Monday, January 10, 2011

The meaninglessness of the 'K/D ratio'

Kids these days.

They come out of the battle simulator and all they look at is their kills to see who 'won.' But then they also look at their efficacy. You should hear the conversations around the water cooler after a simulation run:

"Oh, I had a plus seventeen kay-dee ratio; I rock: I really helped out the team. How did you do?"

I'll tell you how I did, and I'll tell you how you did.

Look, the 'K/D ratio' or 'kills to deaths' first of all isn't a ratio, and second of all to you, meat, is meaningless. Sure to some Colonel in strategic planning or some Brigadier at Headquarters, the K/D ratio of our troops to theirs can help them develop a winning strategy or to set the table at a particular place given what the heat maps say. The K/D ratio is meaningful to someone outside the battle to determine whether to save your ass, ... or to sacrifice it.

Here's what the K/D ratio means to you: if the 'denominator' is a number greater than zero, then it's game over for you, forever. And, sure, you got 'plus seventeen.' Yay. Good for you. When did your first death occur? Because after that, none of your kills count.

Me, that last simulation? I had a 'K/D ratio' of plus nine. Big whoop. I also had zero deaths, so I walked away from that simulation, just like you wouldn't have, if that firefight were real. Why? Because I didn't charge into a well-defended enemy entrenchment. Because I didn't let my emotions and my desire for valor rule my tactics. Because I didn't rush out into the middle of an exposed area to poach-kill, exposing myself to crossfire from smarter enemies who held back in areas of good cover. Because I employed good marine tactics, not allowing myself to be flanked by staying in one position after revealing my position.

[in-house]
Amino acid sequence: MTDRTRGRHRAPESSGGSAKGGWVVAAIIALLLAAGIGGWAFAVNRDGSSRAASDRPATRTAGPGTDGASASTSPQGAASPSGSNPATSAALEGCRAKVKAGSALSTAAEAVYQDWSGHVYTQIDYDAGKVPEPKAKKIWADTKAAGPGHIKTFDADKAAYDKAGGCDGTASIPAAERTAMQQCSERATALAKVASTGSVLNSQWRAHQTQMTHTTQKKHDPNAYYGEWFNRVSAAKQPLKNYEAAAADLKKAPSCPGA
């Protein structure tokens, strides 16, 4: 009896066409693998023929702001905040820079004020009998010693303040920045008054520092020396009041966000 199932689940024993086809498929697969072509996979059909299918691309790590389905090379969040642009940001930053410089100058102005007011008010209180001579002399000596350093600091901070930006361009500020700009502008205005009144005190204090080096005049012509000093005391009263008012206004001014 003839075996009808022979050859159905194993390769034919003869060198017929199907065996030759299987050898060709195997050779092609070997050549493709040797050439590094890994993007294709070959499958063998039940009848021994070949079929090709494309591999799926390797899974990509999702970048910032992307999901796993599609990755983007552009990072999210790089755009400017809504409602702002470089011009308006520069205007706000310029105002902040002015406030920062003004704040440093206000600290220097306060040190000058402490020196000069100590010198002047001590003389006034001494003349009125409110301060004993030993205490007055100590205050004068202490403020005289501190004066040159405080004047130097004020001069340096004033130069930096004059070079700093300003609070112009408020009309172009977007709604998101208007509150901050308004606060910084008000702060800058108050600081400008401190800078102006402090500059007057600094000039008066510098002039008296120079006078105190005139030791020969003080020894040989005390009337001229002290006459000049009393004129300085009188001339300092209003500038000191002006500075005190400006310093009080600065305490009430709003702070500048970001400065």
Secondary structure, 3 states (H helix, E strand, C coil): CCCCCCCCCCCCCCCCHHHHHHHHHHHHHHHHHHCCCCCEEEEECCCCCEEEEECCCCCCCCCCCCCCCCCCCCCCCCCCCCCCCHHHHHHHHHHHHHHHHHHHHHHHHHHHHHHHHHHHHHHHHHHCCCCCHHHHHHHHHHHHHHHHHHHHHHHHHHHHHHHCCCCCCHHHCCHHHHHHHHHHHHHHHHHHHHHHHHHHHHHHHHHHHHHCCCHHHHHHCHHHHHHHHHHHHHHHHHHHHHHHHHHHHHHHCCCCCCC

Because I didn't indulge in flamboyance, 'teabagging' some poor dead schmuck I just murdered over whom I had the upper hand anyway with the element of surprise, or superior firepower, or better skill at headshots, or just plain dumb luck. And, when I saw the enemy 'teabag' a fallen teammate, I didn't lose sight of the game, and rush in, all furious to avenge a comrade, but I held back and let the enemy come to me and fall under the spell of their emotions, and fall under my short, controlled bursts from my MA5C assault rifle.

We are marines, and our motto is not 'Ready, fire, aim!' as the squids like to joke.

Those 'refined' Navy types are all for making us the butt of their jokes, ridiculing our dedication and our assumed lack of intelligence, until we have to pull their butts out of the fire, and then what is the tone of their voice?

"Marines to the front!" is their panicked cry.

And I do go to the front, but I rush in with my eyes open, armed to the teeth, ready to die, but also with this quote on my lips as I go in:

No bastard ever won a war by dying for his country. He won it by making the other poor dumb bastard die for his country.

George S. Patton

This post is dedicated to the combat vet damy461 who gives you this lecture, meat, not because he's going out his way to be mean to you, but because he loves you and he wants to save your ass.

P.S. This article front-paged at (with a lively discussion thread favoring the opposite perspective).